________________ CM . . . . Volume XIV Number 12 . . . .February 8, 2008


Raffi's Animal Rescue. (First Novels 63).

Sylvain Meunier. Illustrated by Élisabeth Eudes-Pascal. Translated by Sarah Cummins.
Halifax, NS: Formac, 2007.
64 pp., pbk. & hc., $5.95 (pbk.), $14.95 (hc.).
ISBN 978-0-88780-740-4 (pbk.), ISBN 978-0-88780-742-8 (hc.).

Subject Headings:
Children with disabilities-Juvenile fiction.
Birds-Juvenile fiction.
Wildlife rescue-Juvenile fiction.

Grades 3-5 / Ages 8-10.

Review by Robert Groberman.

** /4



Hugging the walls, Raffi made his way back from the bathroom and fell into his chair. The trip had been almost pain-free, and he was proud of that. It was good for him to move about a little.

Of course, the bathroom was just down the hall on the same floor. It was harder to go down to the kitchen. And he wasn't even allowed in the basement.


Raffi's Animal Rescue is the story of young Raffi McCaffrey, who seems to be about 10-years-old. He suffers from sickle-cell anemia, a disease which causes him a lot of pain in his hips and so makes movement difficult. In Sylvain Meunier's short novel, translated from the French by Sarah Cummins, Raffi is home from school because of his pain and is looking out the window with his binoculars, bird watching. When Raffi sees an injured purple martin on the ground, his instinct tells him to go outside to save this bird by picking it up and bringing it inside before it is attacked by a neighbourhood cat. But Raffi is in too much pain to move. His father is at work. His mother, who works out of home, is out on an errand, and Raffi is in the care of his older sister who is at school and will not be home until lunchtime.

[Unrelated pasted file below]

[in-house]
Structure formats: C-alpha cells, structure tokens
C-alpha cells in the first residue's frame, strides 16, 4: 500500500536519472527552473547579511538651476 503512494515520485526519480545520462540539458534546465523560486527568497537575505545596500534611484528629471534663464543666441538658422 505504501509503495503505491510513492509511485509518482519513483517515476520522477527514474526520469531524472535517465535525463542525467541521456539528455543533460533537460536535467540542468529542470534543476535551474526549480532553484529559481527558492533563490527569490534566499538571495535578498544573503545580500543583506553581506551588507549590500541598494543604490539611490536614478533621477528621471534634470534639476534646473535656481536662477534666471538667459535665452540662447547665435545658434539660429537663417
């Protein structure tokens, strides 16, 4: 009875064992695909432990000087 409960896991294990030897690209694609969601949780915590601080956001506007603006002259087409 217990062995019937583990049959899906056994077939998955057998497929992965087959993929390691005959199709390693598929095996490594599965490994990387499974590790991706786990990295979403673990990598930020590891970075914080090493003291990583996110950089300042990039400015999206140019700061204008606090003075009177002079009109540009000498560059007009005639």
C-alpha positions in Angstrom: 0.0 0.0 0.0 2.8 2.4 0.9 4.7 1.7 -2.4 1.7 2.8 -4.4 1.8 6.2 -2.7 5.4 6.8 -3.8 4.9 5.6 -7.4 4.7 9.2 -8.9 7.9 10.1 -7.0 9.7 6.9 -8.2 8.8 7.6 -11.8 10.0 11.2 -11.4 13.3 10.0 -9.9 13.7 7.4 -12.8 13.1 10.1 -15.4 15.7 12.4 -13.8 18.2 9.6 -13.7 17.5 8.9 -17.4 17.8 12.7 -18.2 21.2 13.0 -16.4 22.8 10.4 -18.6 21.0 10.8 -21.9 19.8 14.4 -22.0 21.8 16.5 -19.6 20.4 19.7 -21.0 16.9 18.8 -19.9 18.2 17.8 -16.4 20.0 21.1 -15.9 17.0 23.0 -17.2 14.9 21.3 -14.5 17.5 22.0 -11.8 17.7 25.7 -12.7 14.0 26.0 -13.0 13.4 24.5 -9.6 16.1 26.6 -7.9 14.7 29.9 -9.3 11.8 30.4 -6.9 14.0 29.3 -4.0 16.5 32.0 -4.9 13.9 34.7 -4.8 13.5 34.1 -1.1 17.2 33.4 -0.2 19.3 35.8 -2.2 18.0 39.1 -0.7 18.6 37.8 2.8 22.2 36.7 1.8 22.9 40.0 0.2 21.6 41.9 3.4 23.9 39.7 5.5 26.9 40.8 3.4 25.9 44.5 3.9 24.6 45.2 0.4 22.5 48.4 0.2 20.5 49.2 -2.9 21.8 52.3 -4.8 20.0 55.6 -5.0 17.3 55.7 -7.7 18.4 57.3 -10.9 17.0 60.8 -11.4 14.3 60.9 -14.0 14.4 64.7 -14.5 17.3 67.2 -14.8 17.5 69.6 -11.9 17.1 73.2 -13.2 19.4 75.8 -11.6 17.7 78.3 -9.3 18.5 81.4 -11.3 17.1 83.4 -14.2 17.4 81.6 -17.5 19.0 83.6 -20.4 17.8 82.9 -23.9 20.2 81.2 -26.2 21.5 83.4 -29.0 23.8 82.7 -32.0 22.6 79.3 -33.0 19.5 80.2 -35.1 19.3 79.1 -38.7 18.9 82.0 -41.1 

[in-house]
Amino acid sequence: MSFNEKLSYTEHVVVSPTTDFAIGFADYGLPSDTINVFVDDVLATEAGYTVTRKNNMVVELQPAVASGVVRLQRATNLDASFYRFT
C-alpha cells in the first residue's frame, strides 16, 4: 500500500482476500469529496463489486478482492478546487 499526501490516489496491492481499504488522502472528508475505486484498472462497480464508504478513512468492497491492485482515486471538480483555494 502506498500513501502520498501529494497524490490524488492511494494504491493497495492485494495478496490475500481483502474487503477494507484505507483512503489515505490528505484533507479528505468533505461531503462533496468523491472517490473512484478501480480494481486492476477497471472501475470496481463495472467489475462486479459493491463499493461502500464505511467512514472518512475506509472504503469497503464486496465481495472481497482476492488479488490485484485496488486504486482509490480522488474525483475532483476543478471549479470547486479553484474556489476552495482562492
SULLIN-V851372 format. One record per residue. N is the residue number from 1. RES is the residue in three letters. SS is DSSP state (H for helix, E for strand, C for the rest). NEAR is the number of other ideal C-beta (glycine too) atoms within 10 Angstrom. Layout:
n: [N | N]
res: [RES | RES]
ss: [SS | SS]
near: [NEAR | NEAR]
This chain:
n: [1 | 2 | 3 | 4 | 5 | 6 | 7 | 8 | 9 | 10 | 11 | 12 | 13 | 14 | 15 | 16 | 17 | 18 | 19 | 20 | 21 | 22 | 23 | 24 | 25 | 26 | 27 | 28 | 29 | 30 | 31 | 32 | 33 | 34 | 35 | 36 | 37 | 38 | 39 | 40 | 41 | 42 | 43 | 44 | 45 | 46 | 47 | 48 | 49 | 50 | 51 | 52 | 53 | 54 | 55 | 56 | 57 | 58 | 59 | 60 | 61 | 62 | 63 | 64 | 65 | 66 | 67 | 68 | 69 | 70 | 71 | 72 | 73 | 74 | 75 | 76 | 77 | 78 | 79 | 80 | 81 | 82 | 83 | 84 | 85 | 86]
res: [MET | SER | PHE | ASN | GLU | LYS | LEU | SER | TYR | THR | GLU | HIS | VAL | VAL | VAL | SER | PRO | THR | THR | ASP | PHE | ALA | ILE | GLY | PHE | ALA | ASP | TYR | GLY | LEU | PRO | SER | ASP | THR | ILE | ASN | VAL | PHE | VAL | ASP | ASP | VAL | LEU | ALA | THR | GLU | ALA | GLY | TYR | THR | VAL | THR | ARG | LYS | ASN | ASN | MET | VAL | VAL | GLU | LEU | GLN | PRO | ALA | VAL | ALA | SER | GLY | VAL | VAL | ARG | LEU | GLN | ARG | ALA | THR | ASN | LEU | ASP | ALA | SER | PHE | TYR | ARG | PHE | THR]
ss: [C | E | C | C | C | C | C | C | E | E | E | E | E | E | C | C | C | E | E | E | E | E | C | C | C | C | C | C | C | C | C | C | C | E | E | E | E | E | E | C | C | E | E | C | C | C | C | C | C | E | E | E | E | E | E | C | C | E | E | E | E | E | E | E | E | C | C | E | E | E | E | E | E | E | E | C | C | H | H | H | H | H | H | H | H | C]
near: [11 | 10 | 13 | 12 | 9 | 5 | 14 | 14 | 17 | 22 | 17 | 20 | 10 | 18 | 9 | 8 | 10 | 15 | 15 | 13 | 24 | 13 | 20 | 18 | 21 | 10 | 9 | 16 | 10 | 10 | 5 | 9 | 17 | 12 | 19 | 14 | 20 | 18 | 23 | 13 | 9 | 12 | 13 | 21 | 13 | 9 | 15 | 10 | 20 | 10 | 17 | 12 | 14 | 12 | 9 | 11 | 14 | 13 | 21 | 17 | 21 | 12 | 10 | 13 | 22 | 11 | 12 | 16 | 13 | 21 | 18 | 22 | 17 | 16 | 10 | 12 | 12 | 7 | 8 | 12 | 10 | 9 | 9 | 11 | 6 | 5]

internal art     Meunier poses an interesting question for her young readers. How can a boy who cannot move, help a bird who cannot move? When Raffi's sister comes home for lunch and shows no interest in helping the bird, Raffi takes it upon himself to save this bird. He soon finds himself falling down the stairs and lying on the floor, as helpless as the bird he was going to save. Circumstances, including a change of heart from his sister, lead to a happy ending both for Raffi and the injured bird.

      Illustrations by Elisabeth Eudes-Pascal add to the reader's comprehension of this otherwise difficult story. Sometimes it is the illustration which helps the reader understand the position of Raffi on the floor or the placement of the birds outside.

      The authors use of sickle-cell anemia as a plot point to explain her character's inability to move easily takes some of the mystery out of this disease. This is a charming story about a boy who loves animals and his efforts to save an injured bird.


Robert Groberman is a grade one and grade two teacher at Kirkbride Elementary School, Surrey, BC.

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